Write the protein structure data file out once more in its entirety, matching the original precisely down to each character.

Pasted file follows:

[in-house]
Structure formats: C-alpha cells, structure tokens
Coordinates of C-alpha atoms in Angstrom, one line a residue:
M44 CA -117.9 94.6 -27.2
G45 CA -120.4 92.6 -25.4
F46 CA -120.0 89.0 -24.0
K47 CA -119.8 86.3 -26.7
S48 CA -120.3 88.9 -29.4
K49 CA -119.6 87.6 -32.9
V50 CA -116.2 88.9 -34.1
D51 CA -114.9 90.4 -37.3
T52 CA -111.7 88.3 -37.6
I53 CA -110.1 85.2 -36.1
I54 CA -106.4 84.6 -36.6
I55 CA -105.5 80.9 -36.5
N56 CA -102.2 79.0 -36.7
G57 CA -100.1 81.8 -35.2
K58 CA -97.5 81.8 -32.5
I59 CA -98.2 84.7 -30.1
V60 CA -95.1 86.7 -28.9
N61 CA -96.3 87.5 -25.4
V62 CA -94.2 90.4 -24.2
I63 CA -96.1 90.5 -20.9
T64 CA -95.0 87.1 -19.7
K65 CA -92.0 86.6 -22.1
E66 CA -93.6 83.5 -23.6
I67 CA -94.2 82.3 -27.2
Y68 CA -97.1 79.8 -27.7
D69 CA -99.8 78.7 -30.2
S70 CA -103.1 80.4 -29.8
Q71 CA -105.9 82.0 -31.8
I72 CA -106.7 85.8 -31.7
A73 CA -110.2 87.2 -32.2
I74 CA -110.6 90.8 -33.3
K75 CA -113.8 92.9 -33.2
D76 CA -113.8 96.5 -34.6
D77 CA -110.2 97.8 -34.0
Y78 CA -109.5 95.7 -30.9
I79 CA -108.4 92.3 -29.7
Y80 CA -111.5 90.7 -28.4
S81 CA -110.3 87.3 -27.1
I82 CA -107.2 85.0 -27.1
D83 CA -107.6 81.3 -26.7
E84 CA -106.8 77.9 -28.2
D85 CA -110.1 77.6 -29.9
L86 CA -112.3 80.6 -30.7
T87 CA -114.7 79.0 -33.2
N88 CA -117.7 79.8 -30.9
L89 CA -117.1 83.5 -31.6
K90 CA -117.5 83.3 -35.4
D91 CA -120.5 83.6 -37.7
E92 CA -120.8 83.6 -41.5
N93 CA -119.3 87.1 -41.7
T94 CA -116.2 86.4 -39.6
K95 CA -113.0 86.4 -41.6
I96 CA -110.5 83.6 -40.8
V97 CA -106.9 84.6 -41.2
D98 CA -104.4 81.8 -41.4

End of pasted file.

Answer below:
[in-house]
Structure formats: C-alpha cells, structure tokens
Coordinates of C-alpha atoms in Angstrom, one line a residue:
M44 CA -117.9 94.6 -27.2
G45 CA -120.4 92.6 -25.4
F46 CA -120.0 89.0 -24.0
K47 CA -119.8 86.3 -26.7
S48 CA -120.3 88.9 -29.4
K49 CA -119.6 87.6 -32.9
V50 CA -116.2 88.9 -34.1
D51 CA -114.9 90.4 -37.3
T52 CA -111.7 88.3 -37.6
I53 CA -110.1 85.2 -36.1
I54 CA -106.4 84.6 -36.6
I55 CA -105.5 80.9 -36.5
N56 CA -102.2 79.0 -36.7
G57 CA -100.1 81.8 -35.2
K58 CA -97.5 81.8 -32.5
I59 CA -98.2 84.7 -30.1
V60 CA -95.1 86.7 -28.9
N61 CA -96.3 87.5 -25.4
V62 CA -94.2 90.4 -24.2
I63 CA -96.1 90.5 -20.9
T64 CA -95.0 87.1 -19.7
K65 CA -92.0 86.6 -22.1
E66 CA -93.6 83.5 -23.6
I67 CA -94.2 82.3 -27.2
Y68 CA -97.1 79.8 -27.7
D69 CA -99.8 78.7 -30.2
S70 CA -103.1 80.4 -29.8
Q71 CA -105.9 82.0 -31.8
I72 CA -106.7 85.8 -31.7
A73 CA -110.2 87.2 -32.2
I74 CA -110.6 90.8 -33.3
K75 CA -113.8 92.9 -33.2
D76 CA -113.8 96.5 -34.6
D77 CA -110.2 97.8 -34.0
Y78 CA -109.5 95.7 -30.9
I79 CA -108.4 92.3 -29.7
Y80 CA -111.5 90.7 -28.4
S81 CA -110.3 87.3 -27.1
I82 CA -107.2 85.0 -27.1
D83 CA -107.6 81.3 -26.7
E84 CA -106.8 77.9 -28.2
D85 CA -110.1 77.6 -29.9
L86 CA -112.3 80.6 -30.7
T87 CA -114.7 79.0 -33.2
N88 CA -117.7 79.8 -30.9
L89 CA -117.1 83.5 -31.6
K90 CA -117.5 83.3 -35.4
D91 CA -120.5 83.6 -37.7
E92 CA -120.8 83.6 -41.5
N93 CA -119.3 87.1 -41.7
T94 CA -116.2 86.4 -39.6
K95 CA -113.0 86.4 -41.6
I96 CA -110.5 83.6 -40.8
V97 CA -106.9 84.6 -41.2
D98 CA -104.4 81.8 -41.4